Having AST capabilities built into the tooling that we use in our day-to-day tasks as developers provides a lot of value when we’re trying to deliver reliable and secure products, even though it can feel like an excessive requirement that’s just there to meet corporate standards. There are IDE plugins for performing local checks before you commit to Git, and it seems like there are countless scanners throughout the CI/CD pipeline, from pull requests to production. Each one has a reason to be there, and each one is significant for maintaining a secure application profile.
These scans do provide valuable data. For example, they can find places that reference old libraries, which could lead to defects and after-hours calls from panicked operations folks. In addition to reducing avoidable defects, scans can identify variables and unused dependencies that cause application bloat. They can even make sure that the code is styled in the same way (so you can finally pick a winning side in the tabs vs. spaces flame war).
So Many Places, So Little Time
The larger and older your organization is, the more likely it is that you’re using scanning technology that’s been mixed and matched. There are a few reasons for this. For one, the organization’s suite of tools was likely assembled over time, which probably involved finding solutions to new requirements in a vacuum. The chosen tool might have been best-of-breed or the absolute cheapest available, depending on who was running the procurement cycle at the time. In addition, the organization might lack a centralized approach, either because they just allowed different development groups to do their own thing, or because they experienced many different mergers and left acquisitions semi-autonomous.
In an environment where there are multiple tools from multiple vendors, each with its own method of retrieving data, it can be a daunting task for a developer just to remember all of the scans that he or she needs to perform, not to mention keep track of where to get the results of each one. In situations like this, aggregation can be a huge help.
There are several different levels of aggregation, and achieving any one of them is a step in the right direction. For example, you can aggregate the process of kicking off all of your scans using hooks in your favorite version control software at a certain gateway step (like a merge request). This approach allows developers to find all of the results for any scans that the organization requires. You can even have them block requests until any issues are resolved.
For example, you might see something like this if you’ve integrated scans into GitHub pull requests:
Another example of aggregation is a dashboard that combines all of the results into a single, easy-to-access view. This approach doesn’t seem to be as common, since some of the tools involved may not have an API or an easy point of integration. Some organizations, however, have the luxury of standardizing their security testing with a single vendor that provides end-to-end integrations and a convenient console. This usually comes about when the organization finally gets serious about its investment in security.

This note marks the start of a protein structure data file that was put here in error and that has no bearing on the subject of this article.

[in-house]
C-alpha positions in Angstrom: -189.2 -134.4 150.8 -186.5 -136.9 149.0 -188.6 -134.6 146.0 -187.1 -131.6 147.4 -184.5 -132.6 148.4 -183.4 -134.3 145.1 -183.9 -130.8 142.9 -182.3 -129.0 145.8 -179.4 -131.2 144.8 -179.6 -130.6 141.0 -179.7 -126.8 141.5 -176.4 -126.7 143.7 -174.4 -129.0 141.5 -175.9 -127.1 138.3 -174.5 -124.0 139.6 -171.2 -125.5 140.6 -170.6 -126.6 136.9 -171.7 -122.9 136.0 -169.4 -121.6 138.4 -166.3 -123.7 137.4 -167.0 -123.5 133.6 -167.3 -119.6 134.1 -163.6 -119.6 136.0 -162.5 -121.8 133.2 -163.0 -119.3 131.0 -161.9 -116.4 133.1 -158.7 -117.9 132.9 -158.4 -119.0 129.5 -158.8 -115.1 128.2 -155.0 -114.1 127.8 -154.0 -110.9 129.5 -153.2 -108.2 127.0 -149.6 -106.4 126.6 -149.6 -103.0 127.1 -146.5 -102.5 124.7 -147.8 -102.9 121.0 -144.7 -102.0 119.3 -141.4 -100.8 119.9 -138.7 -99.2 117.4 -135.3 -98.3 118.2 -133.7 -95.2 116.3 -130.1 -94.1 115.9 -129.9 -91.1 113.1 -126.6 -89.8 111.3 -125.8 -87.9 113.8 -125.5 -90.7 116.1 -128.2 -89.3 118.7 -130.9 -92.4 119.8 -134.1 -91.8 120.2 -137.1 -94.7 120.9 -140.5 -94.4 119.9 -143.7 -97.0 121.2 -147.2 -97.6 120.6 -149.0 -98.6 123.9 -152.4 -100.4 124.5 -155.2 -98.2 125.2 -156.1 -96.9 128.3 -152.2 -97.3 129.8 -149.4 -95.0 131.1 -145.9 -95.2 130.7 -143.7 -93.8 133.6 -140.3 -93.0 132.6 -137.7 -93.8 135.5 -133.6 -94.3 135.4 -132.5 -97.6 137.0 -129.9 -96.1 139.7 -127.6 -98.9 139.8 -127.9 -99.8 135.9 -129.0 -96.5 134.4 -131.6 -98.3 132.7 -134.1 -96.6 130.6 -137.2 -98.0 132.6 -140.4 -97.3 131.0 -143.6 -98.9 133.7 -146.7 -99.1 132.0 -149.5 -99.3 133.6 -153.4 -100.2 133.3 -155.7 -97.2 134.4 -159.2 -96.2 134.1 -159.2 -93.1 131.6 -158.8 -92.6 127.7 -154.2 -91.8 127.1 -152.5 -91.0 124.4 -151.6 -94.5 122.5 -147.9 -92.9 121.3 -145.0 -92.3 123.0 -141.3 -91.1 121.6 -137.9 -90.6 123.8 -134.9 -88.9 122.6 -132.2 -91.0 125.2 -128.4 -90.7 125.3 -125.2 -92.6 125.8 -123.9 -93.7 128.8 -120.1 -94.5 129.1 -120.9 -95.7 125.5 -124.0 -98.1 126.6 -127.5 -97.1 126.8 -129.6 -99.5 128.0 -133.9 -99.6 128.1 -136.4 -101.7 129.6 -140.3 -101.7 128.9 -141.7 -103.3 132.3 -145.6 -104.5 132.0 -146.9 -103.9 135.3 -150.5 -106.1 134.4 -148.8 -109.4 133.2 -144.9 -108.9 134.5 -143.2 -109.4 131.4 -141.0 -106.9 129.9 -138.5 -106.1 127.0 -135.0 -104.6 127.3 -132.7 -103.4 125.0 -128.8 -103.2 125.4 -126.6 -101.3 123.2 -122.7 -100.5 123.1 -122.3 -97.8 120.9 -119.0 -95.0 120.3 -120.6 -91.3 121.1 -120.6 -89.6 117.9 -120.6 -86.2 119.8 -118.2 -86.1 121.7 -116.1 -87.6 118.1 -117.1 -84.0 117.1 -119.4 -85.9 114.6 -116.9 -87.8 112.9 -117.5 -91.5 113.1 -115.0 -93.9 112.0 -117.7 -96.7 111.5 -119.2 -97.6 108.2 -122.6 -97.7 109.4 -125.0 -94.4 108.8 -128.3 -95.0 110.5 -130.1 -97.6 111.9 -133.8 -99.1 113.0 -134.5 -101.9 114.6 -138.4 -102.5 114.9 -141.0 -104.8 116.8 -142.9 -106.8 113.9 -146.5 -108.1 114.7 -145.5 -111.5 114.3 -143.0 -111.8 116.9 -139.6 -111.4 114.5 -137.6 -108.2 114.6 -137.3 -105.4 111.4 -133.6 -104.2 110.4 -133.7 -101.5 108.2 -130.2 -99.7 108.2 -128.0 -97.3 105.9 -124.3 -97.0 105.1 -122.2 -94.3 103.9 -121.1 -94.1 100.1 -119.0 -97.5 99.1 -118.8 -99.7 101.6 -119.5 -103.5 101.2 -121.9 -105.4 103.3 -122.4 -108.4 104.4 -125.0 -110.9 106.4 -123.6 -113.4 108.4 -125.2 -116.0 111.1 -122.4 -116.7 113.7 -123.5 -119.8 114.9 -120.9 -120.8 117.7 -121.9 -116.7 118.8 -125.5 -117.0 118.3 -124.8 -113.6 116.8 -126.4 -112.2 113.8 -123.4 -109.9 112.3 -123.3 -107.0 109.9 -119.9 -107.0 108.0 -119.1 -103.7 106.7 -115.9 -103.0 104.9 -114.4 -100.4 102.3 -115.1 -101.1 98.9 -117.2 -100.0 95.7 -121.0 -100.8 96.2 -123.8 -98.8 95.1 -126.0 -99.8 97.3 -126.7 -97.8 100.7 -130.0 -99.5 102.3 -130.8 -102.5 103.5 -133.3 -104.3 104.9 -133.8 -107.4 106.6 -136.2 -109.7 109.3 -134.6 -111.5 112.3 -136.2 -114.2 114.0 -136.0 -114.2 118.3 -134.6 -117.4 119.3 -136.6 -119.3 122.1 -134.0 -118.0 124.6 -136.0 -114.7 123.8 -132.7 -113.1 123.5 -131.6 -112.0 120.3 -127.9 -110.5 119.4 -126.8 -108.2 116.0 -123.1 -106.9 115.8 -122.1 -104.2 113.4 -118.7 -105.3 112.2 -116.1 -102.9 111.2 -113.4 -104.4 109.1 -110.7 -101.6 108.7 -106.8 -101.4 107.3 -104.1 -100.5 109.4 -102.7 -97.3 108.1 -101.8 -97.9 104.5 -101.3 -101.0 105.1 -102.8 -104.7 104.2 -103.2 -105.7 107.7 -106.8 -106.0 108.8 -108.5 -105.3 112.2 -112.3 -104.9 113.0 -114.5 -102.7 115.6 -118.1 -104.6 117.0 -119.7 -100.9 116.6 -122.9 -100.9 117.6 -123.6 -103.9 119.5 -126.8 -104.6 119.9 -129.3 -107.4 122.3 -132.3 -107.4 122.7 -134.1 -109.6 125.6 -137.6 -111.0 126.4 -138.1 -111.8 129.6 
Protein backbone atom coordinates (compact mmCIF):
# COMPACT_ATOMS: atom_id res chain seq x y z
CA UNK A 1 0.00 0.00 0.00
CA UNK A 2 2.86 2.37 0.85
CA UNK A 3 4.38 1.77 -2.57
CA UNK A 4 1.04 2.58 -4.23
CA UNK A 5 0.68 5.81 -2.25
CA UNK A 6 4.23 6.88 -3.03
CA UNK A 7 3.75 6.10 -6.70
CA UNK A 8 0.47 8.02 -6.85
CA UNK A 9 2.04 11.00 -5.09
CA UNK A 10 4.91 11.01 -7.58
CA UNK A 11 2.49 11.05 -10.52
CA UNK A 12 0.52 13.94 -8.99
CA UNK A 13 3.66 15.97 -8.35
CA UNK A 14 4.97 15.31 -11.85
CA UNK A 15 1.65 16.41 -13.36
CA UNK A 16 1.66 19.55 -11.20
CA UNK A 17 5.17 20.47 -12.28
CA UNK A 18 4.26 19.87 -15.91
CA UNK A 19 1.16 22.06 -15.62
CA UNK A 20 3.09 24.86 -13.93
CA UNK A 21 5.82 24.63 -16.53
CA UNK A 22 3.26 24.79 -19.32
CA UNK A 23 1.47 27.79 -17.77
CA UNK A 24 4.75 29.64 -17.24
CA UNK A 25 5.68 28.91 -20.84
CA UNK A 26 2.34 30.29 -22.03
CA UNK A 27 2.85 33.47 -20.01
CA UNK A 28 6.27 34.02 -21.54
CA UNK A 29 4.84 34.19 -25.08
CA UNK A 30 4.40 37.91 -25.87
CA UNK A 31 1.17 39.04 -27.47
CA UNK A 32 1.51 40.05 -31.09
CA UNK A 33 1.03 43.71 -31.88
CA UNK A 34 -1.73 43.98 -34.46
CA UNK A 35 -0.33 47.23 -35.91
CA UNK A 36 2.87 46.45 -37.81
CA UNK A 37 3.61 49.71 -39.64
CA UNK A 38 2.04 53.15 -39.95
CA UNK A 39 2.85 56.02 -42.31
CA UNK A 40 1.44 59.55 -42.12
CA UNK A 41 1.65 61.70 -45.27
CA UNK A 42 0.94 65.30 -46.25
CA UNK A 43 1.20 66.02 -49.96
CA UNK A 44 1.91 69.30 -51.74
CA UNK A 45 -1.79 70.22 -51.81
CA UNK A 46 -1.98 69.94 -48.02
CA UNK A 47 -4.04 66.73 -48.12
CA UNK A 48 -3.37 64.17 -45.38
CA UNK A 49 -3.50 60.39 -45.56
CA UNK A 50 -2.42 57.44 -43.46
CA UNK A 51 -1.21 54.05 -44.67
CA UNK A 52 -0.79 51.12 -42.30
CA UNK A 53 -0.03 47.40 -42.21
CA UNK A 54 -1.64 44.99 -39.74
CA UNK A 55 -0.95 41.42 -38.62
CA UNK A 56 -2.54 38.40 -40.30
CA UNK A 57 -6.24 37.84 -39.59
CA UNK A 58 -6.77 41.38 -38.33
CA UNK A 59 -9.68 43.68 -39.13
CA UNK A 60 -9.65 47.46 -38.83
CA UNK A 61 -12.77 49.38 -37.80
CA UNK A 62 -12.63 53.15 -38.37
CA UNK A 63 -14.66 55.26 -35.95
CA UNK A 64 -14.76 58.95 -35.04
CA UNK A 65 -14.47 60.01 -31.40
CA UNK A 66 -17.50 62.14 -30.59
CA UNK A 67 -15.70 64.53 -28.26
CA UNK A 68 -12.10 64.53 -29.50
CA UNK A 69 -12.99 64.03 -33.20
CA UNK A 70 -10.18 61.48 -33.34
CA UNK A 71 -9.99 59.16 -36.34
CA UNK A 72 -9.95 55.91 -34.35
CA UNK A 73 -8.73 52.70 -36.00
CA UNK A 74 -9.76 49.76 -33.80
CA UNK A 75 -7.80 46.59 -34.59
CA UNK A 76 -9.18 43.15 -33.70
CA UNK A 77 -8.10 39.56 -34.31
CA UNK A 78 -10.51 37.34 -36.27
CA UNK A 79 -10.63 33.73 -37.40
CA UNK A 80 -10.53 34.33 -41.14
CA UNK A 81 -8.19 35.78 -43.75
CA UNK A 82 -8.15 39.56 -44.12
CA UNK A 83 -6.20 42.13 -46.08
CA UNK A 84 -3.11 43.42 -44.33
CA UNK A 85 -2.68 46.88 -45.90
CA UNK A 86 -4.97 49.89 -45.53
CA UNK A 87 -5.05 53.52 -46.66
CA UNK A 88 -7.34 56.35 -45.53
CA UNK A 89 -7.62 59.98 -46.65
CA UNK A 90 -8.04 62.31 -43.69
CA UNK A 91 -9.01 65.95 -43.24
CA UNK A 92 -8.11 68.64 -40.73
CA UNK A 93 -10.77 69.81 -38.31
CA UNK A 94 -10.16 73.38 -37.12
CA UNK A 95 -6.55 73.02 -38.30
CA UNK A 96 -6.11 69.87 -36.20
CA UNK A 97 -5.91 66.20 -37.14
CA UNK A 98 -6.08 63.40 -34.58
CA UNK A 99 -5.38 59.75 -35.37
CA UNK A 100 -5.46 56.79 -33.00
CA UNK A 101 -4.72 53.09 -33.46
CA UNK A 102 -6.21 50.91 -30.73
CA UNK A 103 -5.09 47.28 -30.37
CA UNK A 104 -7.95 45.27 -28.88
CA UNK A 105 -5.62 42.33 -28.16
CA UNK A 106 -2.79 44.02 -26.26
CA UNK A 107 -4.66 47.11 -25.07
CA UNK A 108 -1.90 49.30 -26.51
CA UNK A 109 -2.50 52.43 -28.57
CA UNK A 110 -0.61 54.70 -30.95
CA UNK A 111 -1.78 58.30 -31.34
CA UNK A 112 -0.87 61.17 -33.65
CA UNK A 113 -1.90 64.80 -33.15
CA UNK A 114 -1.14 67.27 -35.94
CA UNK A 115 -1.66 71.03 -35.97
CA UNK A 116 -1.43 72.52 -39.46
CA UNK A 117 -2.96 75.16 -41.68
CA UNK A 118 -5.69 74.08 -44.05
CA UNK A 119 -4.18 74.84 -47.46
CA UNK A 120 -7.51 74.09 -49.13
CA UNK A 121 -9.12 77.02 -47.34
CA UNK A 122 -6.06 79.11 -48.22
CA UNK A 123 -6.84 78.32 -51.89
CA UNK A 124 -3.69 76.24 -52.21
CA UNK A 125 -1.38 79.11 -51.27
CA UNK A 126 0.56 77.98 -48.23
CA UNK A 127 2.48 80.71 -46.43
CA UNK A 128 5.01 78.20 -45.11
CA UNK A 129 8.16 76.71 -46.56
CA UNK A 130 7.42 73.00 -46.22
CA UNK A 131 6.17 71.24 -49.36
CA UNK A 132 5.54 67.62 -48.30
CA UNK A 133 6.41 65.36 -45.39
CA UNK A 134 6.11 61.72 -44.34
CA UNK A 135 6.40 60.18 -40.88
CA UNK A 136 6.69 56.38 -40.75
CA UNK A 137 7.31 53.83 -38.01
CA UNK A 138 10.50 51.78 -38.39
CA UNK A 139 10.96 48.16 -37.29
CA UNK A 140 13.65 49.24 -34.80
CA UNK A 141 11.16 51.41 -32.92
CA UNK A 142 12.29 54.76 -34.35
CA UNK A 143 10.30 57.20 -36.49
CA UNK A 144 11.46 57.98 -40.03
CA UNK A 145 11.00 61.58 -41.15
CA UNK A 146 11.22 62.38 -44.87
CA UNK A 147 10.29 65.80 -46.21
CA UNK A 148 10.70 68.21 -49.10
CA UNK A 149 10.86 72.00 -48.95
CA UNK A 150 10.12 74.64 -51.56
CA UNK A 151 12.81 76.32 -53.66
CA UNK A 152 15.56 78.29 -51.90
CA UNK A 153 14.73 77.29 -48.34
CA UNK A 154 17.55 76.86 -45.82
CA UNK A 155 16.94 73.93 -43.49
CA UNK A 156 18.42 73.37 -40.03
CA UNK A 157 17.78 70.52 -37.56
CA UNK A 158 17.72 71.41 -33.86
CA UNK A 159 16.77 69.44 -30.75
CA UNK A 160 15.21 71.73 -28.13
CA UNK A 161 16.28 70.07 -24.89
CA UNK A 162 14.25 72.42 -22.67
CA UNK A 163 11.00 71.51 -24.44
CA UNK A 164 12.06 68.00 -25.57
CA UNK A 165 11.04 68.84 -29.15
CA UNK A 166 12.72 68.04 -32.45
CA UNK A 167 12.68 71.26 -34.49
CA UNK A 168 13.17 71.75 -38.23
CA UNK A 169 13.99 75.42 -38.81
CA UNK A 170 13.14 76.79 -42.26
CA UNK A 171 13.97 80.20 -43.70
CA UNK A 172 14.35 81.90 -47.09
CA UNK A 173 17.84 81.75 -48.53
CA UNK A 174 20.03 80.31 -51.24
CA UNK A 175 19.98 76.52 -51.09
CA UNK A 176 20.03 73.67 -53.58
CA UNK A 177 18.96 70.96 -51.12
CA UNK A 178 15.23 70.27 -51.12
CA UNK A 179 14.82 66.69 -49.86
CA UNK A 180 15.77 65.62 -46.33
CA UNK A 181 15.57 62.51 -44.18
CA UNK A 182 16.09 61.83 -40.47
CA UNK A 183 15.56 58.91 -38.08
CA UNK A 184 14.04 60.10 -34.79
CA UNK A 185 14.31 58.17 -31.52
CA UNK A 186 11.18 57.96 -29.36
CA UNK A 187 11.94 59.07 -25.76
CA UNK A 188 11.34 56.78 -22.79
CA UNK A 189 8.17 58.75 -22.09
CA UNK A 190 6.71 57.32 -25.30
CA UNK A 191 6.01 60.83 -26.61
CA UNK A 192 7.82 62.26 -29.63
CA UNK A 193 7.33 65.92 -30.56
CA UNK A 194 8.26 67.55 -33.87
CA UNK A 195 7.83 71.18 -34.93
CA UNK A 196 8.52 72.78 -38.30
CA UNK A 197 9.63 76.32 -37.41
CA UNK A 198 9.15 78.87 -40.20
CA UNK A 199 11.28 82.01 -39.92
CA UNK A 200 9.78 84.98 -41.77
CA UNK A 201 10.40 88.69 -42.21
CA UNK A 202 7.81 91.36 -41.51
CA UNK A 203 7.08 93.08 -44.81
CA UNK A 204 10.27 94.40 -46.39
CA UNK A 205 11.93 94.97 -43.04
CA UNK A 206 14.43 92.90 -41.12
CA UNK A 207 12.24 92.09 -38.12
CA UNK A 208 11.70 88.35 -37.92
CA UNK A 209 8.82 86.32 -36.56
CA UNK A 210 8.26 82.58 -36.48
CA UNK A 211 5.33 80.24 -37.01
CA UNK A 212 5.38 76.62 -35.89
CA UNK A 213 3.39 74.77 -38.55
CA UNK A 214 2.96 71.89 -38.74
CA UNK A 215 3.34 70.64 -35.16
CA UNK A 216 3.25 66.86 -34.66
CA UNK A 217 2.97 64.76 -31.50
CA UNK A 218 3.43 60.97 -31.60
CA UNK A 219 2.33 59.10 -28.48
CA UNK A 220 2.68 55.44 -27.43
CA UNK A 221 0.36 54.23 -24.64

One View to Rule Them All
Single-vendor consoles come closest to what a developer might consider the peak of ease-of-use, which would be the correlation of all results from all scans against any application code base in context.
Bits and pieces of this ideal do exist – like the ability to show a list of dependencies that are out of date, or the ability to show static code results in an IDE by highlighting lines that are not up to the required standards. But it isn’t all shown in context, and it’s missing other things – like the results of IAST scans that can pinpoint a dependency or line of code that’s causing an error.
Once these bits and pieces have been brought together in a single console, vendors could take it even further by integrating runtime data generated by CWPP, CASM, CWPS, or CNAPP tooling (which watches the live environment and constantly looks for ways to improve and areas that need attention.) Vendors could also extend beyond security data to include APM suites that developers use to gather usage data that allows them to fine-tune and enhance their applications.
Aggregating the results of all the various security scans that an application undergoes from keyboard to production in a single place is a great first step. It would be even better if you had a few entry points to get to the results. But having a centralized view where you could see all of the relevant issues while viewing the code would be best. Vendors are getting there, and developers are just waiting for them to take that next step so that all of that consolidated data can be brought into their safe place: the code. Instead of merely achieving an operations-friendly environment, this last step would create a utopia for developers.
If you’re looking to leverage a single vendor for all of your AppSec needs, consider the Checkmarx One™ Application Security Platform. Checkmarx One is built from our industry-leading AppSec solutions—SAST, SCA, IaC, API Security, Container Security, and Supply Chain Security (SCS)—and delivered from the cloud. It provides rapid, correlated, and accurate results to speed remediation all on a single, unified report.
Vince Power is an Enterprise Architect with a focus on digital transformation built with cloud enabled technologies. HE has extensive experience working with Agile development organizations delivering their applications and services using DevOps principles including security controls, identity management, and test automation. You can find @vincepower on Twitter.